Madeline Lisaius, “Mapping the Real and Imagined: Deforestación in Waorani Territory,” Earth Systems, advised by William Durham (Anthropology) and Eric Lambin (Earth System Science)
Lloyd Lyall, “Ethno-Religious Diversity and Recovery After Conflict in Post-ISIL Iraq: A Geospatial Approach,” International Relations, advised by James Fearon (Political Science/International Relations)
Nitya Mani, “Maximal Cuts in H-Free Graphs,” Mathematics, advised by Jacob Fox (Mathematics)
Carson Poltorack, “Arginine Withdrawal Engages ATF4-Mediated Transsulfuration and Protects Cancer Cells from Oxidative Death,” Biology, advised by Scott Dixon (Biology)
Jacob Randolph, “Moderating Candidates or Maintaining the Status Quo? An Evaluation of California’s Top-Two Primary,” Political Science, advised by Adam Bonica (Political Science)
Catherine Sanchez, “A Cluttered Past: Exploring the Relationship Between Early Life Stress & Hoarding Disorder,” Human Biology, advised by Carolyn Rodriguez (Psychiatry) and Jennifer Wolf (Education)
Lauren Seabrooks, “It Motivated Me More Than It Crushed Me: Children of Incarcerated Parents in a Highly Selective University,” Education, advised by Jelena Obradovic (Education)
Daniel Tang, “Exploring the Mind-Body Connection: Optical Interrogation of Insular Cortex During Risky Decision-Making in Mice,” Bioengineering, advised by Karl Deisseroth (Bioengineering) and Brian Knutson (Psychology)
Abigail Taussig, “Synthesis and Characterization of Open-Metal Site Grafting to Metal-Organic Frameworks for Solid Electrolyte Applications,” Chemical Engineering, advised by Zhenan Bao (Chemical Engineering) and William Tarpeh (Chemical Engineering)
Alex Trivella, “Thwarting Electoral Revolution: The Communal State and Authoritarian Consolidation in Venezuela,” Center on Democracy, Development and the Rule of Law, advised by Beatriz Magaloni (Political Science) and Harold Trinkunas (Center for International Security and Cooperation/Freeman Spogli Institute for International Studies)
Sienna White, “No Impediment to the Sediment: A Numerical Model for Sediment Flux and Flocculation in San Francisco Bay,” Atmosphere and Energy, advised by Oliver Fringer (Civil and Environmental Engineering)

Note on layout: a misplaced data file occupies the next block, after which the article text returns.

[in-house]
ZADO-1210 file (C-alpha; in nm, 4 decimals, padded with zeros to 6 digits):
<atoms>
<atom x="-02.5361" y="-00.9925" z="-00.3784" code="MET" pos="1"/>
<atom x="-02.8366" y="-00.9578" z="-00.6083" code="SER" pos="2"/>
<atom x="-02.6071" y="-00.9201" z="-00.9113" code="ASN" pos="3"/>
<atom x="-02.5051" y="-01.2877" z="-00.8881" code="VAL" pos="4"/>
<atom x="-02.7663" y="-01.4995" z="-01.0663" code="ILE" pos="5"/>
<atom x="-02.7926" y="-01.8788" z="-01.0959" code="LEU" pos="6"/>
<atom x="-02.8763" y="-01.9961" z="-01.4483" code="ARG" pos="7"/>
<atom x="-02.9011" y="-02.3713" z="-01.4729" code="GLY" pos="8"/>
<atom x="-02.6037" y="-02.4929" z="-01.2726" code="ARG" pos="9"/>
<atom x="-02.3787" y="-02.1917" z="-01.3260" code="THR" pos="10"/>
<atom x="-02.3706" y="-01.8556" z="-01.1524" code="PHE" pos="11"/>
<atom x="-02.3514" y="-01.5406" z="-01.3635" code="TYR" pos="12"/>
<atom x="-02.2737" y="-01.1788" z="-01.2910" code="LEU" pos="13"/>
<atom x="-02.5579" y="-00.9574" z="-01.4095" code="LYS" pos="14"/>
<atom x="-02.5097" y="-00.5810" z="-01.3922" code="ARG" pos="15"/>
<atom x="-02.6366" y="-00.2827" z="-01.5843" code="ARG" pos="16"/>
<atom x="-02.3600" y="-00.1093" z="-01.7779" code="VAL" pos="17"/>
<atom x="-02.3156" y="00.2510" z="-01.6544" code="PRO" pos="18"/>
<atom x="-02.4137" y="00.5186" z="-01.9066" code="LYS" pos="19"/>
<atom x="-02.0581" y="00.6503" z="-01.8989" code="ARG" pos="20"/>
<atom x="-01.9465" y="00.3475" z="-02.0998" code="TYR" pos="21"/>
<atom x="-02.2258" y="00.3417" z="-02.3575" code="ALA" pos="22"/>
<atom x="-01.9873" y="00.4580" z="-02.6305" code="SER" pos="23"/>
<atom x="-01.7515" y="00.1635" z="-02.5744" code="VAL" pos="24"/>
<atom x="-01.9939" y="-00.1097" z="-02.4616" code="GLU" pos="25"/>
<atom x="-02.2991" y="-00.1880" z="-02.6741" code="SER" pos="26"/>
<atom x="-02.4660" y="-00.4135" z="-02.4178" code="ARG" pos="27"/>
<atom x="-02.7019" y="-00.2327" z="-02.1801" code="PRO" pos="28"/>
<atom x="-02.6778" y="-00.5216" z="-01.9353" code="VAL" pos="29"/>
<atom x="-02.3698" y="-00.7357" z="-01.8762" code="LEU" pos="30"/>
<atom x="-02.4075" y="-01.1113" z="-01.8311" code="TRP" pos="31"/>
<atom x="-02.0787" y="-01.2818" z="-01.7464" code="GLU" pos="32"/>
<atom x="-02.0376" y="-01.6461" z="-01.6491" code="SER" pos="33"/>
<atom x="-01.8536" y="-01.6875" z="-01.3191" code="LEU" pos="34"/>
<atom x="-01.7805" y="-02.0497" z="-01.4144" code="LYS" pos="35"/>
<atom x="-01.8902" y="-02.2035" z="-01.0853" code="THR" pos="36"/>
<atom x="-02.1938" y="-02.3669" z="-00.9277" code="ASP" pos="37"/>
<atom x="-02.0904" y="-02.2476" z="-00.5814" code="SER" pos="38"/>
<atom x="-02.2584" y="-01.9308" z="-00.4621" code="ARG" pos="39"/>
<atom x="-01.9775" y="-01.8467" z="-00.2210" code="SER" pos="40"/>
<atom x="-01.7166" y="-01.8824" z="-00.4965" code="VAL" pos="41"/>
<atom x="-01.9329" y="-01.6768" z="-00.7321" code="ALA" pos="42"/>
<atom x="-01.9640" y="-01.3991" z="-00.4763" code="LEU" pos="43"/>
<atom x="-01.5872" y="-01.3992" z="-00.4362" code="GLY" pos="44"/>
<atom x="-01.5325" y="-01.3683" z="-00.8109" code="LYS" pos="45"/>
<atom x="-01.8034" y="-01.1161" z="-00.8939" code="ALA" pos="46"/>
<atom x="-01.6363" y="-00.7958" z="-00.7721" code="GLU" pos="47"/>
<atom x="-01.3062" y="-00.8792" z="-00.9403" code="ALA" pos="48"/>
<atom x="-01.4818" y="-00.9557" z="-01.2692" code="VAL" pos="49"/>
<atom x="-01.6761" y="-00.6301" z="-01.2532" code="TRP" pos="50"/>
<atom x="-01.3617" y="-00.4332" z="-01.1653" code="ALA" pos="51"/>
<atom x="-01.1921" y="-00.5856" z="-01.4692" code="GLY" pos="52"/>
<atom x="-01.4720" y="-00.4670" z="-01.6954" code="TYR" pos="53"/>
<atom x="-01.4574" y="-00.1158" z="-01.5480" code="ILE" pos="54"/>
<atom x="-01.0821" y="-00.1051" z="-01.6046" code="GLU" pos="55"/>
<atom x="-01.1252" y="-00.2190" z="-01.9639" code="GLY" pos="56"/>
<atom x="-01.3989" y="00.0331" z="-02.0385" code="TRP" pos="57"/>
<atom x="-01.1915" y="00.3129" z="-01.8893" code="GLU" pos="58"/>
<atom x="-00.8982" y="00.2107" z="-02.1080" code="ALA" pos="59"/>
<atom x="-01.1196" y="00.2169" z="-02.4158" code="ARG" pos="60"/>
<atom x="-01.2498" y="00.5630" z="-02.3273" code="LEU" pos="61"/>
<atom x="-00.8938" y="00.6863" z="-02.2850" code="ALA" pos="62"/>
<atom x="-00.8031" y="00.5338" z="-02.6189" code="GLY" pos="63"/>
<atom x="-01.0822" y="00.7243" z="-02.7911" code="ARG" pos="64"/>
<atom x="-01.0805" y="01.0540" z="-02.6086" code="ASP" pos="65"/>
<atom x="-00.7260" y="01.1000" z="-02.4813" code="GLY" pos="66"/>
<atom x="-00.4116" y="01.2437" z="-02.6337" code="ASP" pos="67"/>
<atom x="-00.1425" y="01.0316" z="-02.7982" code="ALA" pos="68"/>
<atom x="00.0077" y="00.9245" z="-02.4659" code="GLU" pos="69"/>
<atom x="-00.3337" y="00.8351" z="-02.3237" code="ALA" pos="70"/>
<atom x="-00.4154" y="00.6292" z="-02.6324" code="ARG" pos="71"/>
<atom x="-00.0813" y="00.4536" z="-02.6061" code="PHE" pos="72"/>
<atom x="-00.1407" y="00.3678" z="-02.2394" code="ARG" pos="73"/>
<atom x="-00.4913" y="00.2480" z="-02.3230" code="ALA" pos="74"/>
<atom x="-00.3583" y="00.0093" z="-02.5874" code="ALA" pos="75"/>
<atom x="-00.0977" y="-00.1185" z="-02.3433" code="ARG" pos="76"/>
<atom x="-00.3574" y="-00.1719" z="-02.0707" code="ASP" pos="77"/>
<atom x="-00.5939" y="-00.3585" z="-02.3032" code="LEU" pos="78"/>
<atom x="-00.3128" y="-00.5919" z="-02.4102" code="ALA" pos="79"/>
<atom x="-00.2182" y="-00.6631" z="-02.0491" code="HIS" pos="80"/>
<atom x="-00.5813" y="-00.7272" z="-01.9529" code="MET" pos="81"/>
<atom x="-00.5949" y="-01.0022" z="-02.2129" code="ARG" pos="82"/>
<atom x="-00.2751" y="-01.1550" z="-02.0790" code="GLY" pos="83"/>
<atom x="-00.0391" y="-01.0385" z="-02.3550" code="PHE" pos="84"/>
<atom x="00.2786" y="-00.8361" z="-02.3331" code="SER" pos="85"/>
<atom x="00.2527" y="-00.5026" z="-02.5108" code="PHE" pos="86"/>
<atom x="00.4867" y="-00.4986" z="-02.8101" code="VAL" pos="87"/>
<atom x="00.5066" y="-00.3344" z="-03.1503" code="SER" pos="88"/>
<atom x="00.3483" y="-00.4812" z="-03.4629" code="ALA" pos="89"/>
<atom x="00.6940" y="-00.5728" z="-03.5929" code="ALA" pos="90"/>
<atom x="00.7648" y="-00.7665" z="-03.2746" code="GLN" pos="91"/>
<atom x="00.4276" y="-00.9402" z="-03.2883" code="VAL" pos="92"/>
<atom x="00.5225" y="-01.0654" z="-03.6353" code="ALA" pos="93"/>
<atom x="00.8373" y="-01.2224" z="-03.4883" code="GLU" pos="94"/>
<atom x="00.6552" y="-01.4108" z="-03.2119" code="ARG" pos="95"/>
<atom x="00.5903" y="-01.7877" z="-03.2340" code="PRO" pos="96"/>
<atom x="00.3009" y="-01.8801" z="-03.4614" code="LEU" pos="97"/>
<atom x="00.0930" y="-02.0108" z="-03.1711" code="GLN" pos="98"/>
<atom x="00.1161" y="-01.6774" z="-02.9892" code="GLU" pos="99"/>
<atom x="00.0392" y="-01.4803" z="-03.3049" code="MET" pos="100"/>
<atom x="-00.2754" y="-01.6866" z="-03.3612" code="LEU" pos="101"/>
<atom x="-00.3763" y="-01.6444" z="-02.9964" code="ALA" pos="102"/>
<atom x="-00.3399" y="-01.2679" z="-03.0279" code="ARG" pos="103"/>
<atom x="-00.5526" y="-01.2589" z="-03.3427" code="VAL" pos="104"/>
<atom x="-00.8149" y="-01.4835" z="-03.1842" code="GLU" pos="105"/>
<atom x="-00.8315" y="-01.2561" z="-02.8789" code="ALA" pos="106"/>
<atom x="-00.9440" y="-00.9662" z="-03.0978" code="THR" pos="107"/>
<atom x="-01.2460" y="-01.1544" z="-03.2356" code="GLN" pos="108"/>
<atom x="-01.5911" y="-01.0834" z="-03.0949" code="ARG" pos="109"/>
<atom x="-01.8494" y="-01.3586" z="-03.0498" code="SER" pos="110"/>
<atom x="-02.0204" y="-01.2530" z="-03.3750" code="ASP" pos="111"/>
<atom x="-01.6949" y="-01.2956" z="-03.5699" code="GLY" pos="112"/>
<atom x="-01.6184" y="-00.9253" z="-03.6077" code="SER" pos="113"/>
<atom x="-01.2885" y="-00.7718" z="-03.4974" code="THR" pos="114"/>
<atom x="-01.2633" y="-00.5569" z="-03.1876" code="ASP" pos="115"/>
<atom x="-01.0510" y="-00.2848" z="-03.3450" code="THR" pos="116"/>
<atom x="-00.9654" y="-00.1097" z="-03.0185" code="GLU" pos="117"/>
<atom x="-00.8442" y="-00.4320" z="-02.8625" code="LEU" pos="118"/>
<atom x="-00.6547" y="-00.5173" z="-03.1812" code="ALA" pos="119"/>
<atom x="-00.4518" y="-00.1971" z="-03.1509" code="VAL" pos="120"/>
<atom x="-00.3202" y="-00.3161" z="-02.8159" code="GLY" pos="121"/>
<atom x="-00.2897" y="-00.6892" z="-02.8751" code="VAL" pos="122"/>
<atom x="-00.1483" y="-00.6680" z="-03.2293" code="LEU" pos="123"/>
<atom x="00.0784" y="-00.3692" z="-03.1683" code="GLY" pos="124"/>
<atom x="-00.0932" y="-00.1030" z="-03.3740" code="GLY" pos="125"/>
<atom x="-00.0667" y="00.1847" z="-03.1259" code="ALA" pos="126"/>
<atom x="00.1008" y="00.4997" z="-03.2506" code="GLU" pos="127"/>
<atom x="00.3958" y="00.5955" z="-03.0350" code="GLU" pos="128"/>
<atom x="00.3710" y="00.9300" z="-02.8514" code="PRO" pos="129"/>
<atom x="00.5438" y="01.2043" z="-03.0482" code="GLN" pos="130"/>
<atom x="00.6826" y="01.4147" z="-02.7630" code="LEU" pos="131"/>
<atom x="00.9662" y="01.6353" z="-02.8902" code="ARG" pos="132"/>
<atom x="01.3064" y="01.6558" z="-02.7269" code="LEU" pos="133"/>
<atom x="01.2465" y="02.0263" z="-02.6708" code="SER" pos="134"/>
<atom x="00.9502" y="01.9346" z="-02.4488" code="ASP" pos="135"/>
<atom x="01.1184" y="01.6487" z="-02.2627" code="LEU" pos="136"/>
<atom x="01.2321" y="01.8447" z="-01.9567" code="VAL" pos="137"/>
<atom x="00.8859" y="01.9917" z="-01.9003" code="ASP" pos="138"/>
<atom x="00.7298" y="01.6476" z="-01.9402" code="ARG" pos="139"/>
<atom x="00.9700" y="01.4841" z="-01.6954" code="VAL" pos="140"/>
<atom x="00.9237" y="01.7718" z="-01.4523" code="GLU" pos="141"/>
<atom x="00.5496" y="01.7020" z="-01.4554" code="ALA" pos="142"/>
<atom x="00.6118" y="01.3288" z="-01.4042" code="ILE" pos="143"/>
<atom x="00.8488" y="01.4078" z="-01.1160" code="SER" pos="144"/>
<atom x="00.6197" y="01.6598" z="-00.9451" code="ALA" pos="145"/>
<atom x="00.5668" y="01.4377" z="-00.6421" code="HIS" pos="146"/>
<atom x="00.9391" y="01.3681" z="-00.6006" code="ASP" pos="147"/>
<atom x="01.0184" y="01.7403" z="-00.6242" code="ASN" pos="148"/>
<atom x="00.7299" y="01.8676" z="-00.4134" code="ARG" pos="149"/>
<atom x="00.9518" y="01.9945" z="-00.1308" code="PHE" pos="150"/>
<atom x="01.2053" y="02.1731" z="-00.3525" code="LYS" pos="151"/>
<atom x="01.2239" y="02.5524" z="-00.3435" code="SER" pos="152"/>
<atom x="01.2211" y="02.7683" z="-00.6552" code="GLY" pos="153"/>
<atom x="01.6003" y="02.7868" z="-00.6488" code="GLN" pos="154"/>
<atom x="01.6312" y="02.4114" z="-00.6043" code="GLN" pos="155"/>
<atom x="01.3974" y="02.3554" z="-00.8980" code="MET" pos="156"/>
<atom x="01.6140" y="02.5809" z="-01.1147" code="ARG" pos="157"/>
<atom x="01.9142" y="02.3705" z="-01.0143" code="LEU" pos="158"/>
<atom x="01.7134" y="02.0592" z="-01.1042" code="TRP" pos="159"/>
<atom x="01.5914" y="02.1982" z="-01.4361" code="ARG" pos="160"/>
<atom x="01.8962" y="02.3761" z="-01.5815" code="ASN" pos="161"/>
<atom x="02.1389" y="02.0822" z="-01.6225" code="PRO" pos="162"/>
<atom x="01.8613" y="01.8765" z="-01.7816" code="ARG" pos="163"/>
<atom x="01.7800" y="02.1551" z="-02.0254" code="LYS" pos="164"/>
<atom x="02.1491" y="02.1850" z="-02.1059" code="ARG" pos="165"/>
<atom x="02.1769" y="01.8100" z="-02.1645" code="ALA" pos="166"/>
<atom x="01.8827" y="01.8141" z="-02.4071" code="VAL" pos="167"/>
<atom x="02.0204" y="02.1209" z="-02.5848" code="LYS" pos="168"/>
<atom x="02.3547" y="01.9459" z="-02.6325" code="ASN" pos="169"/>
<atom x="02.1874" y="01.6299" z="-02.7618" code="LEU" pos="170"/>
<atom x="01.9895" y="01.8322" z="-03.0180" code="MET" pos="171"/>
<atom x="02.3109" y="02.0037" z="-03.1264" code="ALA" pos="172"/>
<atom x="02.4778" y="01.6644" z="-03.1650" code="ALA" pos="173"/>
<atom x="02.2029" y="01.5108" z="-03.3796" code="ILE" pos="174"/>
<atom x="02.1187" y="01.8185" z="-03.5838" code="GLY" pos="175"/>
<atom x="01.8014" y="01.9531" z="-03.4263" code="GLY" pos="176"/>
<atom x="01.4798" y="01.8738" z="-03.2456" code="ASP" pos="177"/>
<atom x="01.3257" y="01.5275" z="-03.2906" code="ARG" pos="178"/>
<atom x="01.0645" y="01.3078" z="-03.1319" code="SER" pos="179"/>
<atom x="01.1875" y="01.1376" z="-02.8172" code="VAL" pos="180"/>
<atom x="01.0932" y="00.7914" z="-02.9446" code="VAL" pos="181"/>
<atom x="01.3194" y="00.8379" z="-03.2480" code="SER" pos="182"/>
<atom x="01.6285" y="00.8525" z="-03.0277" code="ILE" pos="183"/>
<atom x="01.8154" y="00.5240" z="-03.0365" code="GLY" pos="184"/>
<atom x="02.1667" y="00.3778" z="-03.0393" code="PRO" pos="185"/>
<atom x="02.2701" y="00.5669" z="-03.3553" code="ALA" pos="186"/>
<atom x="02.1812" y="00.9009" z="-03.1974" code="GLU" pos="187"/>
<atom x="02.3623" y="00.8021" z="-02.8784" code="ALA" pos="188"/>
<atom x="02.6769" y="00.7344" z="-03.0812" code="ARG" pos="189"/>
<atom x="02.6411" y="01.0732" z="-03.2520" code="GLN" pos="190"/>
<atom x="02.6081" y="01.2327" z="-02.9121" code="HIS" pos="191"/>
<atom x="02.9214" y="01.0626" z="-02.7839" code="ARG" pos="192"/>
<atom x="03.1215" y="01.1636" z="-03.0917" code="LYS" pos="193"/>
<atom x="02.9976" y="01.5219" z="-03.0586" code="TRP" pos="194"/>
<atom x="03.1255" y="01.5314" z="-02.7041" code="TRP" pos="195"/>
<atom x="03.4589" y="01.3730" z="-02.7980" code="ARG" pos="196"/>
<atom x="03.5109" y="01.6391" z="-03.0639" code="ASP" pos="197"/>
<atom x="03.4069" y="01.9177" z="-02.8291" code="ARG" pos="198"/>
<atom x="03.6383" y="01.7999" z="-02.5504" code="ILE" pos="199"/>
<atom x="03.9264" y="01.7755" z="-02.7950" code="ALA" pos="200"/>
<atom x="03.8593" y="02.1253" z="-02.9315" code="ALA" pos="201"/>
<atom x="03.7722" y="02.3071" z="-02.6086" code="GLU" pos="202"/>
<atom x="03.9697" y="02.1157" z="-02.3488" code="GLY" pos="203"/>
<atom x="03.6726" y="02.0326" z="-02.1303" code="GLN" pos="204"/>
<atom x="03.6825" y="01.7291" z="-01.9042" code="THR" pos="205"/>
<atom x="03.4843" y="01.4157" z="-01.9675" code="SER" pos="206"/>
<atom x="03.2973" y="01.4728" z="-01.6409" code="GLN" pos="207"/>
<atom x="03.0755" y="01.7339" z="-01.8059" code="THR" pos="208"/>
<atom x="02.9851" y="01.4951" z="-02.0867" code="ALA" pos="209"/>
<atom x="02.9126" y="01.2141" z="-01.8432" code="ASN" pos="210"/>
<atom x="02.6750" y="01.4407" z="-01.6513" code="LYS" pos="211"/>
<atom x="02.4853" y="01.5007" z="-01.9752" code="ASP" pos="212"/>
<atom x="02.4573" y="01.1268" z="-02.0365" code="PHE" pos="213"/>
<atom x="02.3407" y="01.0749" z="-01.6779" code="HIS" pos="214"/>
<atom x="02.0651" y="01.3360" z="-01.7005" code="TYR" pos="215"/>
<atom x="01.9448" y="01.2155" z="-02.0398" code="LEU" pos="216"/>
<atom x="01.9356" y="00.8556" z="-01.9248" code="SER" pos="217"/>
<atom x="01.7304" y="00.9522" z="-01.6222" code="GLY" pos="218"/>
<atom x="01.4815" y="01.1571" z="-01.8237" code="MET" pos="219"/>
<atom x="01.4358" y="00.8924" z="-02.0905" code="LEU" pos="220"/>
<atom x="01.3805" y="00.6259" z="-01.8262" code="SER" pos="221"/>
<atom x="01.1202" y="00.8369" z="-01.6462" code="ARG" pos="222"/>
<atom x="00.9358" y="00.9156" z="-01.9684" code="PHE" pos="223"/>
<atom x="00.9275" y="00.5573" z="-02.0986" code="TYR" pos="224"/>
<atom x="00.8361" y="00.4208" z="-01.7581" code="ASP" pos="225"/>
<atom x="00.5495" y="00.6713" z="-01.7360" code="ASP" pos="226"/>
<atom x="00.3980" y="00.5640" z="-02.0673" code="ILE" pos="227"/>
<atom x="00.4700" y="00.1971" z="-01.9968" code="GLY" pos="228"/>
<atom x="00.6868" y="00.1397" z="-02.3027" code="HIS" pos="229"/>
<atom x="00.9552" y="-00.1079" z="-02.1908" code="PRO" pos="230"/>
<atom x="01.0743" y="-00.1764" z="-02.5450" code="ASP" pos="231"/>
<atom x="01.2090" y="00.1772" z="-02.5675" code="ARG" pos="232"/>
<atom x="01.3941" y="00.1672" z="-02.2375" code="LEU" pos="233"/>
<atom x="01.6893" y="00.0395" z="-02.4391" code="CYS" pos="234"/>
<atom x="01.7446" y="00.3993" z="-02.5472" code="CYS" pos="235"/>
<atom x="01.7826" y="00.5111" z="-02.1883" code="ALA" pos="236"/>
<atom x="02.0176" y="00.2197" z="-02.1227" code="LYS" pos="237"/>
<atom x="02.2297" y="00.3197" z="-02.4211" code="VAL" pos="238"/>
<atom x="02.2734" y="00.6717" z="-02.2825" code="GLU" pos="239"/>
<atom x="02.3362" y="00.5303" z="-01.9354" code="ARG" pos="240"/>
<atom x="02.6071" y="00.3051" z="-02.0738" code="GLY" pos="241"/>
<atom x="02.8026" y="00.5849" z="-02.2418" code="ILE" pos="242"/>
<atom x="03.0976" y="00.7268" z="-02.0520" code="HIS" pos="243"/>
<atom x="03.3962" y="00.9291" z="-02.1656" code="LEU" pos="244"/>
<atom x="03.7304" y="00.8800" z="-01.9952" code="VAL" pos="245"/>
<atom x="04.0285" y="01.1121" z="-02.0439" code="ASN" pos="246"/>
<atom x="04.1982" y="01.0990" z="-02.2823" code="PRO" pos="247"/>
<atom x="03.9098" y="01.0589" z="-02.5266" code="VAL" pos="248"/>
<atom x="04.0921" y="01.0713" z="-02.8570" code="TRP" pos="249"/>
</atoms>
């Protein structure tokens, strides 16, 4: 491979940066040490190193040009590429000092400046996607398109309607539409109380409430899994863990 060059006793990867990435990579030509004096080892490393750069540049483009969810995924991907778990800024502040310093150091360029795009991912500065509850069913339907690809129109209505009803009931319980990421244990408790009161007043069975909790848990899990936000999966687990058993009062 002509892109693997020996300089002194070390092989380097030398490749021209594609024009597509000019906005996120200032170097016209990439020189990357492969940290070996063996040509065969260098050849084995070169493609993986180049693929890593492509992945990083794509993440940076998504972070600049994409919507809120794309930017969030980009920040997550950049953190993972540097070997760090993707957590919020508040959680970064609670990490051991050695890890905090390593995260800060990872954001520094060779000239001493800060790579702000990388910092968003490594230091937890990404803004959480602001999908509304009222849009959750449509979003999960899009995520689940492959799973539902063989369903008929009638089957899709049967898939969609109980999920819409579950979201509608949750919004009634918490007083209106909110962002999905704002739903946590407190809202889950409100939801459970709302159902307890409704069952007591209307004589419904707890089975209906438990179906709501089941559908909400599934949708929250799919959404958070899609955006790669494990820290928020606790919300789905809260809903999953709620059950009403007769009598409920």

Vicky Yeung, “Can You, and Should You, Buy an Innovation Hub?” Economics, advised by Nicholas Bloom (Economics)
Tas Yusoontorn, “Vanadium-catalyzed Coupling of Allenols with Electrophilic Halide Sources for the Formation of α-Halo-α′,β′-Unsaturated Ketones,” Chemistry, advised by Barry Trost (Chemistry)
Terence Zhao, “626: The Rise of an Asian American Suburb and the Future of Housing and Place in America,” Urban Studies, advised by Gordon Chang (History)
Robert M. Golden Medal for Excellence in the Humanities and Creative Arts
Deanna Anderson, “Indigo Overthrow/Women in Comedy,” Arts Institute, advised by Peggy Phelan (Stanford Arts Institute, Theater and Performance Studies, and English), Rebecca Ormiston (Stanford Arts Institute) and Jennie Waldow (Art and Art History)
Gianna Clark, “Acting, Directing & Devising Performance,” Theater and Performance Studies, advised by Jisha Menon (Theater and Peformance Studies)
Alma Flores-Pérez, “Voy a decir a la maestra: Navigating, Reinforcing and Challenging Language Boundaries in a Spanish-Immersion Preschool,” Linguistics, advised by Penelope Eckert (Linguistics)
Cameron Hubbard, “Greatness, Classical and Modern,” Philosophy, advised by Christopher Bobonich (Philosophy)
Siena Jeakle, “Indigo Overthrow/Women in Comedy,” Arts Institute, advised by Peggy Phelan (Stanford Arts Institute, Theater and Performance Studies, and English), Rebecca Ormiston (Stanford Arts Institute) and Jennie Waldow (Art and Art History)
Emily Ming King, “Poetry as Decreation: Impersonality and Grace in T. S. Eliot and Simone Weil,” English, advised by Mark McGurl (English), Alexander Nemerov (Art and Art History) and Anna Mukamal (English)
Vivienne Le, “Interdisciplinary Art Practice,” Art and Art History, advised by Gail Wight (Art & Art History)
Victor “Viv” Liu, “‘It’s Like the Moment in These Paintings Never Existed’: Martin Wong, History, and the End of the Lower East Side, 1988-1990,” Art and Art History, advised by Marci Kwon (Art & Art History)
Vivian Lou, “Piano Performance,” Music, advised by Frederick Weldy (Music) and Stephen Hinton (Music)
Oluwasemilore Sobande, “‘Can You Read?’: Incarnations, Narrative Forms and Navigations in Faulkner’s Absalom, Absalom! and Toni Morrison’s A Mercy,” African and African American Studies, advised by Michele Elam (English) and Jennifer Devere Brody (Theater and Performance Studies)
Catherine Xie, “Reimagining Sexual Violence Through Theater: Narrative, Memory and History in Venus and How I Learned to Drive,” Feminist, Gender and Sexuality Studies (FGSS), advised by Estelle Freedman (History)